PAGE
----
What happens if I submit a proposal to a potential client. They don’t hire me. But, they jack my ideas and either execute themselves, or they give my idea to someone else who will perform the work cheaply.
AMC has a reality show series “The Pitch” that follows two advertising agencies who competitively pitch for the business of a large brand. It echoes this exact concern…
What happens if your ideas are jacked after The Pitch?
First things first. Copyright protects expressions of ideas while trade secrets generally protect formulas, patterns, physical devices, ideas, processes or compilations of information that give a competitive advantage, and are actually treated like a secret (more on that later in the series).
Here are a few ways to protect your awesome sauce.
Read the RFP (Request For Proposal) with a fine tooth comb. It may specifically state that the company to whom you are pitching, will own any intellectual property contained in your proposal. Decide right away whether to negotiate the IP rights, or whether the RFP is a good fit for your company.
Whether you are an individual, or have an agency, you should consider what features of your proposal or strategy can remain generic while still showcasing your suitability and talent for the project.
Consider having the potential client sign an agreement that states that the strategies contained in the proposal remain your company’s intellectual property, until, and if, your company is formally engaged. This will be a more effective approach when dealing with smaller businesses, and entrepreneurs. Corporate giants may be less likely to sign such an agreement. Either way, hire an attorney licensed in your state to draft a proper agreement for you.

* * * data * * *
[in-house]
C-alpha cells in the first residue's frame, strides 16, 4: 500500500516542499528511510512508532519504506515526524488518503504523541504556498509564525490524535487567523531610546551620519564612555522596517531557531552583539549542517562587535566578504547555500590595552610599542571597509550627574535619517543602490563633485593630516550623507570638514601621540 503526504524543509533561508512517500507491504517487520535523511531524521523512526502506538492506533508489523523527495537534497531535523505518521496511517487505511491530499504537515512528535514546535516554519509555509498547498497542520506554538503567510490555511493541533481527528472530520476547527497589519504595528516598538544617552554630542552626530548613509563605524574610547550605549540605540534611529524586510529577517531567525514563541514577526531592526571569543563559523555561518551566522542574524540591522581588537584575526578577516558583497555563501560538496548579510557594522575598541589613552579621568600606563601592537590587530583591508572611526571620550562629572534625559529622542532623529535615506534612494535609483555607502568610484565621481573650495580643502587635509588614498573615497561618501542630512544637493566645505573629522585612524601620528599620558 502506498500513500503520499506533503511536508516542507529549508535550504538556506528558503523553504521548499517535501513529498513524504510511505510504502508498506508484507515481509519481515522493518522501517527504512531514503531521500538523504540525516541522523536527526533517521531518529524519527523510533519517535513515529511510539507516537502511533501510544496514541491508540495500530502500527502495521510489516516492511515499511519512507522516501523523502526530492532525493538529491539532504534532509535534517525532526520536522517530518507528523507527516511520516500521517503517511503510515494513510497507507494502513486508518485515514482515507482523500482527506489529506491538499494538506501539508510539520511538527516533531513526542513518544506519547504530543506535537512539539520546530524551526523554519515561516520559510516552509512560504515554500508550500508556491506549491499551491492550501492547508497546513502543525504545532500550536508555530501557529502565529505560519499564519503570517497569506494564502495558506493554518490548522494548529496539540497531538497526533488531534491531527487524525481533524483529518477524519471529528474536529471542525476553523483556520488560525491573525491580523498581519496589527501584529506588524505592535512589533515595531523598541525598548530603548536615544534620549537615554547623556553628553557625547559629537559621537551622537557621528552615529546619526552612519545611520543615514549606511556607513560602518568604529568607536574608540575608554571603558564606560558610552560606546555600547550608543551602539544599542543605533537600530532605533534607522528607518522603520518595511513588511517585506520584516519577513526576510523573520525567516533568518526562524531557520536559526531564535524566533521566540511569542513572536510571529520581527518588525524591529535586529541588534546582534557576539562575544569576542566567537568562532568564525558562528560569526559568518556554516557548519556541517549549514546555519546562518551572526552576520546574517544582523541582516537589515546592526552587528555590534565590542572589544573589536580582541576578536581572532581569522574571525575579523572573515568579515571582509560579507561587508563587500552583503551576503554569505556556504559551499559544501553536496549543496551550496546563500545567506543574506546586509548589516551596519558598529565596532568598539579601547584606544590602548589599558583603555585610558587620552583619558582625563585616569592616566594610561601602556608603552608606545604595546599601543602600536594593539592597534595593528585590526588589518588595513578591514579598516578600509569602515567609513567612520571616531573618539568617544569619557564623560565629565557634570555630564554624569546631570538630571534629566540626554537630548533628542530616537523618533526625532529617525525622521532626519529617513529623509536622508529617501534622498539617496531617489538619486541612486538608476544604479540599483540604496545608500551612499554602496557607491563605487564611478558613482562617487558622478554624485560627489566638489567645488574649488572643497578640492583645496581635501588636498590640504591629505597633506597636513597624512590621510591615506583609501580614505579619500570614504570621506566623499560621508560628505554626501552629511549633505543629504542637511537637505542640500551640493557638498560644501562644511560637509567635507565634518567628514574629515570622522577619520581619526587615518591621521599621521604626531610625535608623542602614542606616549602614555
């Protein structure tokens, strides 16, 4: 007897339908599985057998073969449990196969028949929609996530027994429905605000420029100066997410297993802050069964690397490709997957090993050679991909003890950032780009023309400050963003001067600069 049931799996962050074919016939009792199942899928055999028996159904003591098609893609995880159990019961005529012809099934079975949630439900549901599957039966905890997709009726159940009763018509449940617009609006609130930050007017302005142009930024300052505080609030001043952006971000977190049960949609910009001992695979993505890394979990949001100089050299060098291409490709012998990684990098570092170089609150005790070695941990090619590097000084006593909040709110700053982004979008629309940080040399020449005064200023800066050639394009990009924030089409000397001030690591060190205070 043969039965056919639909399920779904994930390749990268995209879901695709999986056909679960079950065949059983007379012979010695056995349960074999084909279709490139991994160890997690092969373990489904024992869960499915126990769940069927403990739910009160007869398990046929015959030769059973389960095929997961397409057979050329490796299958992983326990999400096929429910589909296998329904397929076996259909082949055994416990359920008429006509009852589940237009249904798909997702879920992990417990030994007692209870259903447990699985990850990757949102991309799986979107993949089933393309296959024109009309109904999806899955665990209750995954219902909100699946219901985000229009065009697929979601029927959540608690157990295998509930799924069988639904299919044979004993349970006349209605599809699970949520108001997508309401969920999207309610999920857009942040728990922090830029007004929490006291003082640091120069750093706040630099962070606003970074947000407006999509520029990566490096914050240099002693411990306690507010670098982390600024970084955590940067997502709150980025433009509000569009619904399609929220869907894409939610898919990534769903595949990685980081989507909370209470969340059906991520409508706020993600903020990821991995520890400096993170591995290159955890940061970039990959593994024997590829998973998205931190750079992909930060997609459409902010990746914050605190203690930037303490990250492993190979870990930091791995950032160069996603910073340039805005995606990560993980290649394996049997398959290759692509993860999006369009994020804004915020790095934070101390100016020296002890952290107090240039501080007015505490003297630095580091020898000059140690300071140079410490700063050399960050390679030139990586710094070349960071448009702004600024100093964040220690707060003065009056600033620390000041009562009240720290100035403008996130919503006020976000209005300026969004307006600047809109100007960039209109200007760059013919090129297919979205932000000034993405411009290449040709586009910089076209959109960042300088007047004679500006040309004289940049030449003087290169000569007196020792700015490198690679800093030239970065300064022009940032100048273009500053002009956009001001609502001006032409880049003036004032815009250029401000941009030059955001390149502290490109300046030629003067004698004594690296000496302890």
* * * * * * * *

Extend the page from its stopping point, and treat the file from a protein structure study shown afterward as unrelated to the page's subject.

Lastly, I came across an interesting case concerning this very issue….
Oprah’s pending legal issue surrounding The Pitch.
Susan Kasi of Sunset Concepts sued Discovery Network claiming that her ideas were jacked and used for the OWN Network. Hollywood Reporter reports:
The plaintiff says that in 2003, she developed an idea for “Care Free TV” — a network that would offer therapeutic programming by broadcasting guided imagery of inspiring places, meditation, music, art and philosophy — and pitched it to Discovery.
Discovery eventually passed on her idea, but Kasi points to a “string of coincidences” relating to the Oprah Winfrey Network, which debuted in 2011 and is jointly operated by Discovery and Oprah Winfrey’s Harpo Productions. Among them was OWN’s habit of promoting conscious living through programming like “Super Soul Sunday” and “Good News Breaks.”
Kasi’s attorney says that the network stole ideas that she pitched to the network, and has used them without her permission.
What do you think? Team Oprah or Team Sunset Concepts?